The end game saw me completing a couple of monastic buildings, one of which allowed me to take Wood and Peat with the same action and the other of which gave me 2 VPs per monastic building, which I took as a Chalice. Barrie had a monastic building which gave Pots and Books, so I now had the full set of lesser VP items, but I was unable to turn them into an icon because I had run out of space for monastic buildings (the Guesthouse in Ireland becomes the Hospice, a monastic building, in France). However, I was able to make more points anyway through settlements- Gareth’s Slaughterhouse and another trip to the Bakery providing the necessary Food, and Gareth’s Castle allowing me to place the crucial extra settlement with my last action of the game.

Meanwhile  Barrie had turned 15 Cash into 2 Chalices with the Forger’s Workshop while Scott continued to raise cash and build expensive buildings. No one managed to complete an icon.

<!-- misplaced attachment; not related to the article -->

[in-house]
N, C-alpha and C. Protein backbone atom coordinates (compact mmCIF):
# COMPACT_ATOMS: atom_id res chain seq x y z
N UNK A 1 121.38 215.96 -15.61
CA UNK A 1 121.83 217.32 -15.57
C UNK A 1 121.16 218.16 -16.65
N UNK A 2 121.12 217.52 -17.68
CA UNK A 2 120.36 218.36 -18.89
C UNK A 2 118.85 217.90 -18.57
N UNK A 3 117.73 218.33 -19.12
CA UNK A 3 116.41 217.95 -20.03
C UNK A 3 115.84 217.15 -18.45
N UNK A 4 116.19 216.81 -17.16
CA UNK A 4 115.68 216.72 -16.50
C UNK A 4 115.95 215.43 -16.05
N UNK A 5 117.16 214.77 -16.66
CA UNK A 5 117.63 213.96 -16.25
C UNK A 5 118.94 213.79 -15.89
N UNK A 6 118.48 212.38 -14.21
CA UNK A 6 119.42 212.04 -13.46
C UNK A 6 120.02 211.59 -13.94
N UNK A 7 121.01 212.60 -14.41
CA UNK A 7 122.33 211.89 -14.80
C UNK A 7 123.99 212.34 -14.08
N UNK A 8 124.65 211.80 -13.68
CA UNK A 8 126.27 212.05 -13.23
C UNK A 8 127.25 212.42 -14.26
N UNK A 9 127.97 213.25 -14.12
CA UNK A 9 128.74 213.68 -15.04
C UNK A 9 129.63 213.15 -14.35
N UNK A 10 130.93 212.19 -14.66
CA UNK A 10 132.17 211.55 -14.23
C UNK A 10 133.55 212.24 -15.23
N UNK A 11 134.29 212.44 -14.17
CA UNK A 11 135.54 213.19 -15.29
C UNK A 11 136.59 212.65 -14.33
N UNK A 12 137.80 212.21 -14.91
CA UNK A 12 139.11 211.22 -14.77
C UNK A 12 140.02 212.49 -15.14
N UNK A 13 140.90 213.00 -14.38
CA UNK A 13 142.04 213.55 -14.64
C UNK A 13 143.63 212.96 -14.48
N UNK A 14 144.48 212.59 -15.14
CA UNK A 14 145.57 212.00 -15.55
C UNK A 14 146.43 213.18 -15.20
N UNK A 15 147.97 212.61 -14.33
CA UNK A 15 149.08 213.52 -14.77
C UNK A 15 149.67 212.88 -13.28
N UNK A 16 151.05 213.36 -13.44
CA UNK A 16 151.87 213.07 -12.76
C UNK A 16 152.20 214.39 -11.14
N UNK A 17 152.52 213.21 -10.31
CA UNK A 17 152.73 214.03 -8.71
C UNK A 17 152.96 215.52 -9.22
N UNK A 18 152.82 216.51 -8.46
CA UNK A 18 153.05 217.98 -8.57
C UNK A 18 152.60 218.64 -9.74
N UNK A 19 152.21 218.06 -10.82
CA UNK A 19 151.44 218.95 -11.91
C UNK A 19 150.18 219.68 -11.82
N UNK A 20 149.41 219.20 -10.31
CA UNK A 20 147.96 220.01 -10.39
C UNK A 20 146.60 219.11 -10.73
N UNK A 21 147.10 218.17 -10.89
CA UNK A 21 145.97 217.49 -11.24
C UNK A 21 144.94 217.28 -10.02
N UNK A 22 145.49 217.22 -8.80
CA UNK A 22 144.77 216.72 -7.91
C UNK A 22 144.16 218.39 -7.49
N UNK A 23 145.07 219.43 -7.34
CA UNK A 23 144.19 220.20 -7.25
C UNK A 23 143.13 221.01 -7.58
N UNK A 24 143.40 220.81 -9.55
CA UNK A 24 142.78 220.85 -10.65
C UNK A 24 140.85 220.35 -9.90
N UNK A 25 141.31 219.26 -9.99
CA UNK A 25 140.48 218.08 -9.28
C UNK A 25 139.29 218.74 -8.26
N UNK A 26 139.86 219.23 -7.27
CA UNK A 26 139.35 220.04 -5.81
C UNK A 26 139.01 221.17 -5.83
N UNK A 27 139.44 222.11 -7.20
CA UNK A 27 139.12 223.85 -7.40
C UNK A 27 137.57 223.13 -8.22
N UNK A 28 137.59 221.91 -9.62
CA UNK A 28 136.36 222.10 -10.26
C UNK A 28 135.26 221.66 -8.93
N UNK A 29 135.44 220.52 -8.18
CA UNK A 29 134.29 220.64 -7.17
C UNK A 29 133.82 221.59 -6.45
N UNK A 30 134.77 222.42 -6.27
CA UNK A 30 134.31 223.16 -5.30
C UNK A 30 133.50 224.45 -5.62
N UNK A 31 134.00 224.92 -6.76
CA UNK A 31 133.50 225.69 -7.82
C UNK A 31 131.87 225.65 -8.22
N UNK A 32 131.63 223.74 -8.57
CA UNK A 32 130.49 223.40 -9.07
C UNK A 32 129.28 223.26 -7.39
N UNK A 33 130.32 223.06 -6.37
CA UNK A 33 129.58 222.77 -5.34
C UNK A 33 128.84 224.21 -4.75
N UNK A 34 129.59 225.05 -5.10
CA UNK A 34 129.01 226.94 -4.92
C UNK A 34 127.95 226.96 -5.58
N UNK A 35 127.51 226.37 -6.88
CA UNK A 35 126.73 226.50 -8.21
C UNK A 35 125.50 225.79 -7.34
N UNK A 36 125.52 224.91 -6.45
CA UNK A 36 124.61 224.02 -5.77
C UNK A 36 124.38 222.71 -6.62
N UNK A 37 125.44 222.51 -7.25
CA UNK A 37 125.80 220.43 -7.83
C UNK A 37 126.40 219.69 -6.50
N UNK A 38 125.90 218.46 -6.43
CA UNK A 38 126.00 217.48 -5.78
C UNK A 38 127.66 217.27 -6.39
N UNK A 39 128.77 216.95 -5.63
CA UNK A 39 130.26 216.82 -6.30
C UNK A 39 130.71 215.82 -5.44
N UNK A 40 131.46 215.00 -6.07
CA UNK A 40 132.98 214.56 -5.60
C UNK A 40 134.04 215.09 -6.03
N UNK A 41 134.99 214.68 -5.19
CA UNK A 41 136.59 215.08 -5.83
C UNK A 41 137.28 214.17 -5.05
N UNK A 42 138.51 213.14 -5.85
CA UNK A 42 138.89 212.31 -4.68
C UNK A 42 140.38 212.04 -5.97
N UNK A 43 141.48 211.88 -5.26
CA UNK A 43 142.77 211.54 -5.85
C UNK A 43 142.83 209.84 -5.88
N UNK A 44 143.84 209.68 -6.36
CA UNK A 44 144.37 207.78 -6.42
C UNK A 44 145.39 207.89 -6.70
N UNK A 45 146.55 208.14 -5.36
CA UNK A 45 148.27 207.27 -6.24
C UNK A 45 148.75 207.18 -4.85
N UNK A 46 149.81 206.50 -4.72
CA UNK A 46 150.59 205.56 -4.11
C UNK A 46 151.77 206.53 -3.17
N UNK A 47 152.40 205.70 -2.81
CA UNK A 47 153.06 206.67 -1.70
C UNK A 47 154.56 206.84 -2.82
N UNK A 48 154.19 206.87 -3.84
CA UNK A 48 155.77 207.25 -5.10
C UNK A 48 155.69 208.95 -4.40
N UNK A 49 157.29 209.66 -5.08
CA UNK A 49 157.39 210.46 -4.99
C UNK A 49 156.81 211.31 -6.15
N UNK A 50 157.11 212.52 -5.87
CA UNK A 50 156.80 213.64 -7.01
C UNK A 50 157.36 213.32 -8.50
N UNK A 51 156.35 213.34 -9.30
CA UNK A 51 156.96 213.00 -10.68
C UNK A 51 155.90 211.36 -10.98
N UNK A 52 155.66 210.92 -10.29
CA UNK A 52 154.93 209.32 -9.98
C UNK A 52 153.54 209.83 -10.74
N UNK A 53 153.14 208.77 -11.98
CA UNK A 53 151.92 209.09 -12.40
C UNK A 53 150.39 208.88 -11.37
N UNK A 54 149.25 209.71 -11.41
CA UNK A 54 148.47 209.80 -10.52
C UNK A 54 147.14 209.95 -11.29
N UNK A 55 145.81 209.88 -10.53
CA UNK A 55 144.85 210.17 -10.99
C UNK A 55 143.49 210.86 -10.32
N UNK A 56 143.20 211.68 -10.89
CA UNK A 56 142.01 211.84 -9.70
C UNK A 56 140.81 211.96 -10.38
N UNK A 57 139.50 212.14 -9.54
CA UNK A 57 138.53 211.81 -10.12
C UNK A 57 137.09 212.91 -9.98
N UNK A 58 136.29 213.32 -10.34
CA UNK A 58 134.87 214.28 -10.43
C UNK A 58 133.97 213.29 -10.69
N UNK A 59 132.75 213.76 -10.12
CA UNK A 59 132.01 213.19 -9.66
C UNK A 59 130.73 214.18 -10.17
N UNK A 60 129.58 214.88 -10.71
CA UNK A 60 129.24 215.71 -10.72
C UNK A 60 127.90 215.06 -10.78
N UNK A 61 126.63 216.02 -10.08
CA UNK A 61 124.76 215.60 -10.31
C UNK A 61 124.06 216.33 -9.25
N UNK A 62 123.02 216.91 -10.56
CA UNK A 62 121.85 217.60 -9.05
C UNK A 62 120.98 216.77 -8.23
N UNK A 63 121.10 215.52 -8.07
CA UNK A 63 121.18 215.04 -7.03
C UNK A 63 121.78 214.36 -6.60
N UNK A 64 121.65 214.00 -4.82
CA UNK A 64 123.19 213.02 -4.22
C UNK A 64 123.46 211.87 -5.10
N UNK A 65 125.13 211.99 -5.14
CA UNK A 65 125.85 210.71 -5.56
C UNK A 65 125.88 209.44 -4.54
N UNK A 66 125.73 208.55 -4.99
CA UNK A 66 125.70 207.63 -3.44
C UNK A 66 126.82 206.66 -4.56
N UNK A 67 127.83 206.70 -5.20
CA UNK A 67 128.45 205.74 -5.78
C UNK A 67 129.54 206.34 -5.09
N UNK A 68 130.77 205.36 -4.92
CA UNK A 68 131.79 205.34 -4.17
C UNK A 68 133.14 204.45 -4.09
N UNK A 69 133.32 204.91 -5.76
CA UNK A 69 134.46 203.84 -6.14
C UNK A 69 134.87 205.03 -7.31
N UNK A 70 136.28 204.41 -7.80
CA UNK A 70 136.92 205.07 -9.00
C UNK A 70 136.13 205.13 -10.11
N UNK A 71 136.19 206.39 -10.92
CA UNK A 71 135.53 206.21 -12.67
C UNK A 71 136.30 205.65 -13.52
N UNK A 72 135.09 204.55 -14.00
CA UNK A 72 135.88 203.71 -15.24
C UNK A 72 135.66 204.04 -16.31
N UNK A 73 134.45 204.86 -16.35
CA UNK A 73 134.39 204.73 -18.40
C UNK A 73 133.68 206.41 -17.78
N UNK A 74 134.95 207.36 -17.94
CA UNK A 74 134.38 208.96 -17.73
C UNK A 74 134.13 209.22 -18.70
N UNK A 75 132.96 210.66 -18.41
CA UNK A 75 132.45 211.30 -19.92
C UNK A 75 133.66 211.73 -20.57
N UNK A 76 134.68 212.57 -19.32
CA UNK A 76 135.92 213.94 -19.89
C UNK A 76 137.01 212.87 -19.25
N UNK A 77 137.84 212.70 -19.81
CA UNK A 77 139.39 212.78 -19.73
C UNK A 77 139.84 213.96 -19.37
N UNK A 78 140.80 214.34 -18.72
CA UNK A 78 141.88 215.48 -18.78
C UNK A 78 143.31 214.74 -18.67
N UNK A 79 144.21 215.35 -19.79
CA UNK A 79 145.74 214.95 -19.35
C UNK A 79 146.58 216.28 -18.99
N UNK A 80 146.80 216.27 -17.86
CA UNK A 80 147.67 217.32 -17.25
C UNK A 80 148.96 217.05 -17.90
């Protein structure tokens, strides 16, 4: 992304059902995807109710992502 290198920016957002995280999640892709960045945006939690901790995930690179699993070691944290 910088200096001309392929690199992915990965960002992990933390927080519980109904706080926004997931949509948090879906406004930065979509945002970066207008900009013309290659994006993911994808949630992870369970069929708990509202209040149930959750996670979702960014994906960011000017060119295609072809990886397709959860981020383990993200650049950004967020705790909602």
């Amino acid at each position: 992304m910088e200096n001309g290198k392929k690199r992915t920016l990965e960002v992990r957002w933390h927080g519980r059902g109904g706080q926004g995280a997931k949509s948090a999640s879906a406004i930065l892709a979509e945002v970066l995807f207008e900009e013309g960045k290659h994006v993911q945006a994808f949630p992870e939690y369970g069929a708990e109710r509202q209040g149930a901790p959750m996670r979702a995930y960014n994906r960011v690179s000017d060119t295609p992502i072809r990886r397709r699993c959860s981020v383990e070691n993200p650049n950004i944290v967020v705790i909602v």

Scott 200 Me 190 Gareth 165? Barrie 149.
Meanwhile a series of shorter games played out elsewhere...
Airships (thanks Jon)
This was a 2-player duel between Jon and Dan. The Hinden-meeple spent much of the game switching sides, as each player wanted to use the one-pip advantage that it gave. Dan picked up a couple of cards with nice juicy VP’s on them, but Jon had been collecting numerous cheap airships which was just enough to sneak out a win. This is actually a great 2-player game (as well as 3-4) – quick and simple, with enough decisions to keep it interesting.
Jon 18; Dan 16
From modernity to Ancient Greece...
Peloponnes (thanks Jon)